Who is at Risk for Acute Respiratory Infection?

Safetynet Respiratory Infection

It’s almost impossible to avoid viruses and bacteria, but certain risk factors increase your chances of developing an acute respiratory infection.

The immune systems of children and older adults are more prone to being affected by viruses.

Children are especially at risk because of their constant contact with other kids who could be virus carriers. Children often don’t wash their hands regularly. They are also more likely to rub their eyes and put their fingers in their mouths, resulting in the spread of viruses.

 Anyone whose immune system might be weakened by another disease is at risk. 

Signs and Symptoms

The early symptoms of acute respiratory infection usually appear in the nose and upper lungs. Other symptoms include:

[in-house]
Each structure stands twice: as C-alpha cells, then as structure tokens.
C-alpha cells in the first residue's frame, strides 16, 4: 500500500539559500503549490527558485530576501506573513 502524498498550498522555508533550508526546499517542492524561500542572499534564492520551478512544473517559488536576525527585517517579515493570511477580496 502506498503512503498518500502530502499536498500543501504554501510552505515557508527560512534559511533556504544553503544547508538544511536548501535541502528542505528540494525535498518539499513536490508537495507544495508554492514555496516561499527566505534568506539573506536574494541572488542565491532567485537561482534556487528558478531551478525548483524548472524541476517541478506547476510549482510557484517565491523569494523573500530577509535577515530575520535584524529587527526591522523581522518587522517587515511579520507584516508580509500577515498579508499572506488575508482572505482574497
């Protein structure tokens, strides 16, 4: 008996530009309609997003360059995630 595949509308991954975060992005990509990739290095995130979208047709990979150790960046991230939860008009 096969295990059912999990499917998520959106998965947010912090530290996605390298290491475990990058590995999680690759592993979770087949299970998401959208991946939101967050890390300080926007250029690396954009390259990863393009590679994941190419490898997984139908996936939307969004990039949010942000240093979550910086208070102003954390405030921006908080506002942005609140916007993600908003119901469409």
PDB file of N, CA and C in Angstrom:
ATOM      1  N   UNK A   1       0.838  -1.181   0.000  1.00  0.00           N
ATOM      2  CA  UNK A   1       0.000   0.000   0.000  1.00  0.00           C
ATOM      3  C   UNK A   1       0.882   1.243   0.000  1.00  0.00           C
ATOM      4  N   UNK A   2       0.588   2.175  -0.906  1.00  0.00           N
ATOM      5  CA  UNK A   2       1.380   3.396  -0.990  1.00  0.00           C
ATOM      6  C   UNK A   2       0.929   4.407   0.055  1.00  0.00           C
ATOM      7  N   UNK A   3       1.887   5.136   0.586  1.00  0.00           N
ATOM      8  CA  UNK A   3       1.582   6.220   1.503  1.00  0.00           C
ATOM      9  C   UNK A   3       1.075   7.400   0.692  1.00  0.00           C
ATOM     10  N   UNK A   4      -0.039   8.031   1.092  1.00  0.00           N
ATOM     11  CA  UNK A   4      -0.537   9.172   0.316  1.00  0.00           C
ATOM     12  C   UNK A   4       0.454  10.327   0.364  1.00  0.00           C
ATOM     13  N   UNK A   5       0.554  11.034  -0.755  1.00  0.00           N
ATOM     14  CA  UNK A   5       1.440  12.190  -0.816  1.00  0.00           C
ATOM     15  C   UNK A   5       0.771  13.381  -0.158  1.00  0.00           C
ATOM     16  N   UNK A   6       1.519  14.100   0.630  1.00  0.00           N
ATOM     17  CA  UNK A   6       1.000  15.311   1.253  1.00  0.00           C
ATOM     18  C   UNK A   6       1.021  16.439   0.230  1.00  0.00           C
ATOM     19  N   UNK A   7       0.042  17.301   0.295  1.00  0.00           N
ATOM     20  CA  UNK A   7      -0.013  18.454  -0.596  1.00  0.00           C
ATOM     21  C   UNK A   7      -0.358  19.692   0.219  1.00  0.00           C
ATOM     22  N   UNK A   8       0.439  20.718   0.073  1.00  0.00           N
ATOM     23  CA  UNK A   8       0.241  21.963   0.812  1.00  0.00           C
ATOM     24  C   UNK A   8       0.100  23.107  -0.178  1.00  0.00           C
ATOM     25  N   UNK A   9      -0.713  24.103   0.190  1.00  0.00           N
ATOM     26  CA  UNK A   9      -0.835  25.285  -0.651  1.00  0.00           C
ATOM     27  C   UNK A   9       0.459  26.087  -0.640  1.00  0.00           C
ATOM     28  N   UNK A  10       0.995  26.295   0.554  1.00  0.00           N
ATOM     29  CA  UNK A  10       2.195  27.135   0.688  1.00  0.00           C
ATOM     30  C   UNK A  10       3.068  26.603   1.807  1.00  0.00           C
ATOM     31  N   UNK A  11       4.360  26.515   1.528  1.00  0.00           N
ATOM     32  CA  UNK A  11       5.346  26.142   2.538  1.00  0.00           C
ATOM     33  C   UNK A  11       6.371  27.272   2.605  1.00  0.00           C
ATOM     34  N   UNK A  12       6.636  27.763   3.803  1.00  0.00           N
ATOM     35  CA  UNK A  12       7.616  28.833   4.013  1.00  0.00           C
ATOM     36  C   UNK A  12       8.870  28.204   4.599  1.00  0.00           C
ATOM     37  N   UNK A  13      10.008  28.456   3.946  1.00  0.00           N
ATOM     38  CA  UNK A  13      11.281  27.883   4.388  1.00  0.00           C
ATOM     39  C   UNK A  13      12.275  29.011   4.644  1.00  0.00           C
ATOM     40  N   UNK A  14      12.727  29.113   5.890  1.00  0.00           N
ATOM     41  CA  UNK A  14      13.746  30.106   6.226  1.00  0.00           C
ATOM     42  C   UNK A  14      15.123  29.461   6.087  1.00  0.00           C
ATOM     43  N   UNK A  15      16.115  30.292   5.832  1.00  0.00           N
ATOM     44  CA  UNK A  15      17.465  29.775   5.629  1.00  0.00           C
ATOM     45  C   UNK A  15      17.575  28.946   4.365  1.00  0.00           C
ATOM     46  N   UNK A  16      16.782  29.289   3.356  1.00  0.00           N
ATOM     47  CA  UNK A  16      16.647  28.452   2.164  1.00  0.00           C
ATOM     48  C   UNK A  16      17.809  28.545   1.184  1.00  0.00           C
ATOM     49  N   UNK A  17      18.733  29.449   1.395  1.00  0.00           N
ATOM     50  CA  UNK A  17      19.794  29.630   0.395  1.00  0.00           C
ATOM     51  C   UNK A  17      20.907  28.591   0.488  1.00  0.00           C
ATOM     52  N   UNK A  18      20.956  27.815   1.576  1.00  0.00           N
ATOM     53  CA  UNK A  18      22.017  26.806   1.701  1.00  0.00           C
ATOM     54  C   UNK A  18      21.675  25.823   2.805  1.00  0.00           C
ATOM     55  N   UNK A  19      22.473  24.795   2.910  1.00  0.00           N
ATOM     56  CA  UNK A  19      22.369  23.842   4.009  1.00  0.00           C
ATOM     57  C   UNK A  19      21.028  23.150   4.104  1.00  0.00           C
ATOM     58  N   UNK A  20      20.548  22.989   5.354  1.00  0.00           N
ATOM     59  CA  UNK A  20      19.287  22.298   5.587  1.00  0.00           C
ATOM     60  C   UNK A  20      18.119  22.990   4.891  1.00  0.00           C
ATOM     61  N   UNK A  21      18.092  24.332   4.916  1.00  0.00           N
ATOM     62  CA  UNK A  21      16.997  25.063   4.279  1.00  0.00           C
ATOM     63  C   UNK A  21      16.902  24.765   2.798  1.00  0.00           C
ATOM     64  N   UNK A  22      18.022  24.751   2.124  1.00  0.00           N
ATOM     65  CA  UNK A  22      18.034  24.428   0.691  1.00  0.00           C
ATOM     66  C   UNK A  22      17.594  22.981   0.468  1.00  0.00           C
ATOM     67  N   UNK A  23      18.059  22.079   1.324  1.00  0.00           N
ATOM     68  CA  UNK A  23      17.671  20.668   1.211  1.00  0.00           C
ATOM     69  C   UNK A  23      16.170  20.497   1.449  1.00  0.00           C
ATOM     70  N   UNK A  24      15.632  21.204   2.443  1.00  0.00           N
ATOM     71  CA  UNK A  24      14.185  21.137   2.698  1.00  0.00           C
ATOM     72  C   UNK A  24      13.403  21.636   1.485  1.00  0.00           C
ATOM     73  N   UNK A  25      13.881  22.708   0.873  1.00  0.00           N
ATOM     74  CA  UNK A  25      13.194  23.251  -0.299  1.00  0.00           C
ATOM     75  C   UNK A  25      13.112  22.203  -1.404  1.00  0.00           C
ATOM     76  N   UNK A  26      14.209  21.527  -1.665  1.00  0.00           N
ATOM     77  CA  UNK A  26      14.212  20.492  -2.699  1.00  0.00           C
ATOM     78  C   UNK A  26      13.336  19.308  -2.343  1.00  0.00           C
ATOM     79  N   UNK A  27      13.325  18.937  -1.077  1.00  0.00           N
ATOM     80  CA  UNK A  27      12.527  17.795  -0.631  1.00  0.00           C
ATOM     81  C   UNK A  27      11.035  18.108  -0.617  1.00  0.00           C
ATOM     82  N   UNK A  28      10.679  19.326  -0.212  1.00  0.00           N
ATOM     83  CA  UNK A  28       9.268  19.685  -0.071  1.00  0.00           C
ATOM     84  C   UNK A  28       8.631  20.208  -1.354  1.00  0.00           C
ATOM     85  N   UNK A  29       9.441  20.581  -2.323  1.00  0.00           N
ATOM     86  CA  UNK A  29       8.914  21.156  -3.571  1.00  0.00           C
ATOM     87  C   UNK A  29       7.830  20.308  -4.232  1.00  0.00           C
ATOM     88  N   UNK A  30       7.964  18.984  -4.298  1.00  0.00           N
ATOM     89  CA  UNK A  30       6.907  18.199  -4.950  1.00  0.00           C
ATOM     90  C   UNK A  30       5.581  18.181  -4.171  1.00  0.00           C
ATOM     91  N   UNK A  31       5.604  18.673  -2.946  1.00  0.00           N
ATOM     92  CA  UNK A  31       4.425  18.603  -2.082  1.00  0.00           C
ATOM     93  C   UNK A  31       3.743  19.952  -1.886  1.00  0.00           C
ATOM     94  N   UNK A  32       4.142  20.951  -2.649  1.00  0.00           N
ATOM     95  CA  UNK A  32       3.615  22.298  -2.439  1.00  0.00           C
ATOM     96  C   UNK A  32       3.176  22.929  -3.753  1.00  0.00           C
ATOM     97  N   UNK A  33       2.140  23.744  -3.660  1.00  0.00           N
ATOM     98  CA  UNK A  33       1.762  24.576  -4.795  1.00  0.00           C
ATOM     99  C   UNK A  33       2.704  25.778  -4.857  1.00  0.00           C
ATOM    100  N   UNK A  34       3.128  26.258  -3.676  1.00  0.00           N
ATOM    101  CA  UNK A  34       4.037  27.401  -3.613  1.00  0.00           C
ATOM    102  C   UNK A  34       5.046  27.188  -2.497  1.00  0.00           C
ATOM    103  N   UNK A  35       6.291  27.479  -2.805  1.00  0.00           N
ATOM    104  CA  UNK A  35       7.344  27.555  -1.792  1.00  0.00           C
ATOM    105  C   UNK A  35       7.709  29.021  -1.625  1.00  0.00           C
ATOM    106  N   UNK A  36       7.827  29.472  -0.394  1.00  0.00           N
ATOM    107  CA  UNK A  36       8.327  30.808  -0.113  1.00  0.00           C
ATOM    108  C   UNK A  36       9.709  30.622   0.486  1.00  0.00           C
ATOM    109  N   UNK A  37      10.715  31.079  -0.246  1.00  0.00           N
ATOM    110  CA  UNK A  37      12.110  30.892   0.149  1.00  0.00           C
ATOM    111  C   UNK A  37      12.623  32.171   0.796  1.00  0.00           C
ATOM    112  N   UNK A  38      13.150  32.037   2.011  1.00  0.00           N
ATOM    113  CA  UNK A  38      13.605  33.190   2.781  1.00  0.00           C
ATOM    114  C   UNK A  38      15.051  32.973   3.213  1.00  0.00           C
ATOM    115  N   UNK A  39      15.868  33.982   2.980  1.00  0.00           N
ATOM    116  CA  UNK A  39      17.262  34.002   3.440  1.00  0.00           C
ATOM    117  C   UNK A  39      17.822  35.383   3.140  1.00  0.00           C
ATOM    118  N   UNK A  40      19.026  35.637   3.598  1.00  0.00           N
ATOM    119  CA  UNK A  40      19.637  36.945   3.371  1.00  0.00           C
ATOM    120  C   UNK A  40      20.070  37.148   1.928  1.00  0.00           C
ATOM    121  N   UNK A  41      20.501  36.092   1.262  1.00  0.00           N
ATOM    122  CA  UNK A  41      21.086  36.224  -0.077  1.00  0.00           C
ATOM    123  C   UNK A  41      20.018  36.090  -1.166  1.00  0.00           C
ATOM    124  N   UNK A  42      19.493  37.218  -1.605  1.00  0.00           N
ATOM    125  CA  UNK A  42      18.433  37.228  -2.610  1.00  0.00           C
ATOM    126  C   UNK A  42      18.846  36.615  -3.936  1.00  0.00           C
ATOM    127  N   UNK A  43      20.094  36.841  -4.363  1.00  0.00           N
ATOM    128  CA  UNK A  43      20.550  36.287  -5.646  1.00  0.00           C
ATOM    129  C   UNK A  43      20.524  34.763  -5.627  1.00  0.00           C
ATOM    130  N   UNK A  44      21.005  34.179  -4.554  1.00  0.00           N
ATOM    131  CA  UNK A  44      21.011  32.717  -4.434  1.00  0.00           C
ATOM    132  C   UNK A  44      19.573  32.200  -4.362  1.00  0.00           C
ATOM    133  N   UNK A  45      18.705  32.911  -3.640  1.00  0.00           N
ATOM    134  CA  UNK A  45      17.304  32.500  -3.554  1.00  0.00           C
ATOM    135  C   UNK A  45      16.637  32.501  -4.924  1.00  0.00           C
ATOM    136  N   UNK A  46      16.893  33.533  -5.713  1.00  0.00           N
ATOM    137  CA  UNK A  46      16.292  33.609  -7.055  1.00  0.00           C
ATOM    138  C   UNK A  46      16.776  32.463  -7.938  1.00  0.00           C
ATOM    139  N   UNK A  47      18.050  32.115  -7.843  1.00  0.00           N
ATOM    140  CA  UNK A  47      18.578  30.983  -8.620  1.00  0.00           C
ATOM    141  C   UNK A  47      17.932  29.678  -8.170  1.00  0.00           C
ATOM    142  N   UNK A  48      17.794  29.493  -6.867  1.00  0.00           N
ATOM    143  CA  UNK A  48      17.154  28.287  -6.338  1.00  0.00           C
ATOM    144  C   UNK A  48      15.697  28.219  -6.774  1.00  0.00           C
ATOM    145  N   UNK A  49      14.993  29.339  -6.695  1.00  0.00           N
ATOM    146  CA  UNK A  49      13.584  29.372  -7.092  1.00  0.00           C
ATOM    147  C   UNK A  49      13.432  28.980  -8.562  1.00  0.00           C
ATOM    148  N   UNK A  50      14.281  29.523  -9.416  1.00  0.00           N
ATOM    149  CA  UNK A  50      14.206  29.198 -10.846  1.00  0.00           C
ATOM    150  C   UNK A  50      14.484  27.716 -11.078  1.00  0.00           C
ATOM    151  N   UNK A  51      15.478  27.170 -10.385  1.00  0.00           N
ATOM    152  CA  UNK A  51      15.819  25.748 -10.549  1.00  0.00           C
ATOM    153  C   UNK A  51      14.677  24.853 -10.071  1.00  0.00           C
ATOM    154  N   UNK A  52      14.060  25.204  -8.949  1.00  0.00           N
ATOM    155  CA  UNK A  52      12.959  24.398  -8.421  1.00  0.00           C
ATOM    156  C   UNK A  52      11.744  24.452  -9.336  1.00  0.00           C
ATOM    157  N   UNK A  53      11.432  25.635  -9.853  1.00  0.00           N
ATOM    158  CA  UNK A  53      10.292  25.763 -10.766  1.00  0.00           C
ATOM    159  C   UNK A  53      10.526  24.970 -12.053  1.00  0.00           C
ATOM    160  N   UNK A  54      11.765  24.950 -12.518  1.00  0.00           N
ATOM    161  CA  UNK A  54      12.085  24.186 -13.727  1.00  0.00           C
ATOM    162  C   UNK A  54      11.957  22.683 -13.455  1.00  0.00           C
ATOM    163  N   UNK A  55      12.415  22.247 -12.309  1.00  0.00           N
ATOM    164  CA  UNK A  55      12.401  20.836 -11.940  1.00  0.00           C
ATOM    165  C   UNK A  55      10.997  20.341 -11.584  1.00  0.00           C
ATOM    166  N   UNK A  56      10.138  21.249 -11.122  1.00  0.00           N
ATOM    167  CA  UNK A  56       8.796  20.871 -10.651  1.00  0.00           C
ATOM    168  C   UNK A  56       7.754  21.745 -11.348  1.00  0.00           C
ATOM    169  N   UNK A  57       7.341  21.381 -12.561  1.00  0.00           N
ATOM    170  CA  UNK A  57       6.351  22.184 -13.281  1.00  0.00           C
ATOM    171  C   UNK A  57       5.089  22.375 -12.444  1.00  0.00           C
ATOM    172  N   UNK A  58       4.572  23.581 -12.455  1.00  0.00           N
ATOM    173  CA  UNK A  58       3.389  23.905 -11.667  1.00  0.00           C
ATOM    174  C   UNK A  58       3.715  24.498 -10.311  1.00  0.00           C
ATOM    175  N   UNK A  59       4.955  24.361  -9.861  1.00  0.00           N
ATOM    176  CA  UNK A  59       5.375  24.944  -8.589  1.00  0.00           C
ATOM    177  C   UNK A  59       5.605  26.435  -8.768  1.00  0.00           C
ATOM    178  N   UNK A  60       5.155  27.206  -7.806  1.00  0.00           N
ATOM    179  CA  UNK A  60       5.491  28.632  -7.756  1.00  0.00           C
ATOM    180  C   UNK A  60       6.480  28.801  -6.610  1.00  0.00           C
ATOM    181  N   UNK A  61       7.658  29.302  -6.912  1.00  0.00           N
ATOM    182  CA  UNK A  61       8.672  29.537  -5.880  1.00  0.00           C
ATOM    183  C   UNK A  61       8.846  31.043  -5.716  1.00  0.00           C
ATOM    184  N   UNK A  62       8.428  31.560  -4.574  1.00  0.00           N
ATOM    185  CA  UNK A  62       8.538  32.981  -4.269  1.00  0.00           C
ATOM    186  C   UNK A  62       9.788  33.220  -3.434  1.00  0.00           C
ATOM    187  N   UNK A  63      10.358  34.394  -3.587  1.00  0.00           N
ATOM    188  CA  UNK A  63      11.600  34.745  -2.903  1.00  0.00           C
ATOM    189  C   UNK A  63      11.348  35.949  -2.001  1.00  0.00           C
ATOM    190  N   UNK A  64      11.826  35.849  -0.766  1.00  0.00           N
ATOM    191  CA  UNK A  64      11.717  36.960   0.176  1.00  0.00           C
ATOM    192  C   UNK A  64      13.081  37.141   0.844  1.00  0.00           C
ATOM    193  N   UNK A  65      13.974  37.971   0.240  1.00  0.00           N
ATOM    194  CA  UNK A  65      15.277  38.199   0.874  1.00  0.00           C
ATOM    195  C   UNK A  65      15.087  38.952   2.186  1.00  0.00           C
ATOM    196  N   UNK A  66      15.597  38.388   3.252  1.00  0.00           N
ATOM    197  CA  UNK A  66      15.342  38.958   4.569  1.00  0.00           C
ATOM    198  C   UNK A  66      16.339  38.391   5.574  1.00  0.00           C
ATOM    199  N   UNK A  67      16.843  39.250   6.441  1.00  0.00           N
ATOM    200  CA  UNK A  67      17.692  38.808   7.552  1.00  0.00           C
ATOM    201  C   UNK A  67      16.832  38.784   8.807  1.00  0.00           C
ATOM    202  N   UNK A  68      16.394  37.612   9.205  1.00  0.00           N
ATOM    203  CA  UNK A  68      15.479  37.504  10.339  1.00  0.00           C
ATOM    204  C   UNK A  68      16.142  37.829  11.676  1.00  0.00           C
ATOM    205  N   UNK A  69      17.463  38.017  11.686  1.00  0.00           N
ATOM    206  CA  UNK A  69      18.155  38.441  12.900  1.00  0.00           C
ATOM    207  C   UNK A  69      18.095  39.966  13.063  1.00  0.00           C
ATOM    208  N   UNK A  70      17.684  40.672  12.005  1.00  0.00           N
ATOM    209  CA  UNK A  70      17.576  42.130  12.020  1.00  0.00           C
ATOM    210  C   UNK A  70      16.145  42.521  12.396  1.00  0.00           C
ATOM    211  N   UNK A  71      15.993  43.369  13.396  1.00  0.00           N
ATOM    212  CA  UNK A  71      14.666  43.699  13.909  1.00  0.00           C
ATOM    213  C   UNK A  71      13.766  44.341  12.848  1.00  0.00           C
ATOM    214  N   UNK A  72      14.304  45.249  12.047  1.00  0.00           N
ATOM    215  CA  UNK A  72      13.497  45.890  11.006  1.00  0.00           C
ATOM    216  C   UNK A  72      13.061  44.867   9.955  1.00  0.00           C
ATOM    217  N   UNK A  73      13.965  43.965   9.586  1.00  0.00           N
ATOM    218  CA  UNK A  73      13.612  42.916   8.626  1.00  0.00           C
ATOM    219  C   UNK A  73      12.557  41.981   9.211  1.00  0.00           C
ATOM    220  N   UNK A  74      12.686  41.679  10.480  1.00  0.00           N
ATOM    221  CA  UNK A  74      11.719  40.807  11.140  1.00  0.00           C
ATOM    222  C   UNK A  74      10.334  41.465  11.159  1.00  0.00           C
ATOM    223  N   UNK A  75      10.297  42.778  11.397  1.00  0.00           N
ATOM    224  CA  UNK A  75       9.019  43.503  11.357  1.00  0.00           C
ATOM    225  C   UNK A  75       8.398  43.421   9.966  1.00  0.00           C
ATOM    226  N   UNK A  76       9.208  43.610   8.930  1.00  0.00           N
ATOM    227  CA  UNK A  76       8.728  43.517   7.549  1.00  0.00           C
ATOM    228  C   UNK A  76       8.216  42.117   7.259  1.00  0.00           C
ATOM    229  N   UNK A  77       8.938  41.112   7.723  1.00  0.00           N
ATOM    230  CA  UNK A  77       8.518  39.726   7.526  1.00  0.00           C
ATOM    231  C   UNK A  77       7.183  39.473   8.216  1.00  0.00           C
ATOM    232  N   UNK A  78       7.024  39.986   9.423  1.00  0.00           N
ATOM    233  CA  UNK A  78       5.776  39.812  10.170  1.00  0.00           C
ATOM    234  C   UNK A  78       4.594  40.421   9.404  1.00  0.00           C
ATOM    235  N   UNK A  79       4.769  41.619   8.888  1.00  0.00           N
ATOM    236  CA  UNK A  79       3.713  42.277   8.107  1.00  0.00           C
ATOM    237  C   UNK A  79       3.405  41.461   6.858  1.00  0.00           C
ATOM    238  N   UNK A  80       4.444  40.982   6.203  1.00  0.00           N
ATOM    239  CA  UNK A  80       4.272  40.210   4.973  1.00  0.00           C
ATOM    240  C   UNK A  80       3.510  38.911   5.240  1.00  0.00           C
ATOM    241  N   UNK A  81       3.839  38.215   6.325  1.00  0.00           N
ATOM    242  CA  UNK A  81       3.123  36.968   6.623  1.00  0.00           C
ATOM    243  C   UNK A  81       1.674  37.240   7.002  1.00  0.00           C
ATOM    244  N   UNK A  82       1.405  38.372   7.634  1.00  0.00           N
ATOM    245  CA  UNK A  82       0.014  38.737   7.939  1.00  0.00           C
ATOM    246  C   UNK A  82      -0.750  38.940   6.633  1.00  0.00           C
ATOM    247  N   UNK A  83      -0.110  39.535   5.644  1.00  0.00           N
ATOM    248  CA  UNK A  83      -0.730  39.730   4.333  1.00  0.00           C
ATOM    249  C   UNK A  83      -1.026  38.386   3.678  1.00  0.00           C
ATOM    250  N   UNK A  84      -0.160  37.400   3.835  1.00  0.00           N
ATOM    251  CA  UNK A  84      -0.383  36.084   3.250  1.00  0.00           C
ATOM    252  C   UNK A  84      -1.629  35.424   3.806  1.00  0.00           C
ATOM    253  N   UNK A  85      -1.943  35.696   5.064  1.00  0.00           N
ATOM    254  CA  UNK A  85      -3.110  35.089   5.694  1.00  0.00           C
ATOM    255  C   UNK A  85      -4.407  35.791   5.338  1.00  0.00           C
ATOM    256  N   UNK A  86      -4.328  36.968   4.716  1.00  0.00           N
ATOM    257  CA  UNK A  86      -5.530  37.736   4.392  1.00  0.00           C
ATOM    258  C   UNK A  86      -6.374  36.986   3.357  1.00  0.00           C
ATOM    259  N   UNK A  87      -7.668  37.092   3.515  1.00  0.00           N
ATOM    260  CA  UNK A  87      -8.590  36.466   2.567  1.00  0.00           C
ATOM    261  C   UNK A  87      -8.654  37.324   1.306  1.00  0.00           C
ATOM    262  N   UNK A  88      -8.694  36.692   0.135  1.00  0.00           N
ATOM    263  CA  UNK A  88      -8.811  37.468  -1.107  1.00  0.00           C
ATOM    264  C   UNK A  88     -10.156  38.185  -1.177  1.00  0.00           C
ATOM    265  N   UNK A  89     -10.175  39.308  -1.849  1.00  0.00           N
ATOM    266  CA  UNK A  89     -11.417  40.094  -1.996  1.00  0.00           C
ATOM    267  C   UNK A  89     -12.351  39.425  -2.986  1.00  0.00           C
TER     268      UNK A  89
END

• congestion, either in the nasal sinuses or lungs
  • runny nose
  • cough
  • sore throat
  • body aches
  • fatigue

If the disease advances, there may be a high fever and chills. Other serious symptoms are

  • difficulty breathing
  • dizziness
  • low blood oxygen level
  • loss of consciousness


Even though most causes of acute respiratory infection are not treatable, prevention is the best method to ward off harmful respiratory infections. Let’s practice good hygiene as the following:

  • Wash hands frequently, especially after having been in a public place
  • Always sneeze into one’s arm of the shirt or in a tissue. Although this may not ease one’s symptoms, it will prevent the spreading of infectious diseases
  • Avoid touching one’s face, especially eyes and mouth, to prevent introducing germs into one’s system

* All content published is for general information purposes only and should not be construed as medical advice.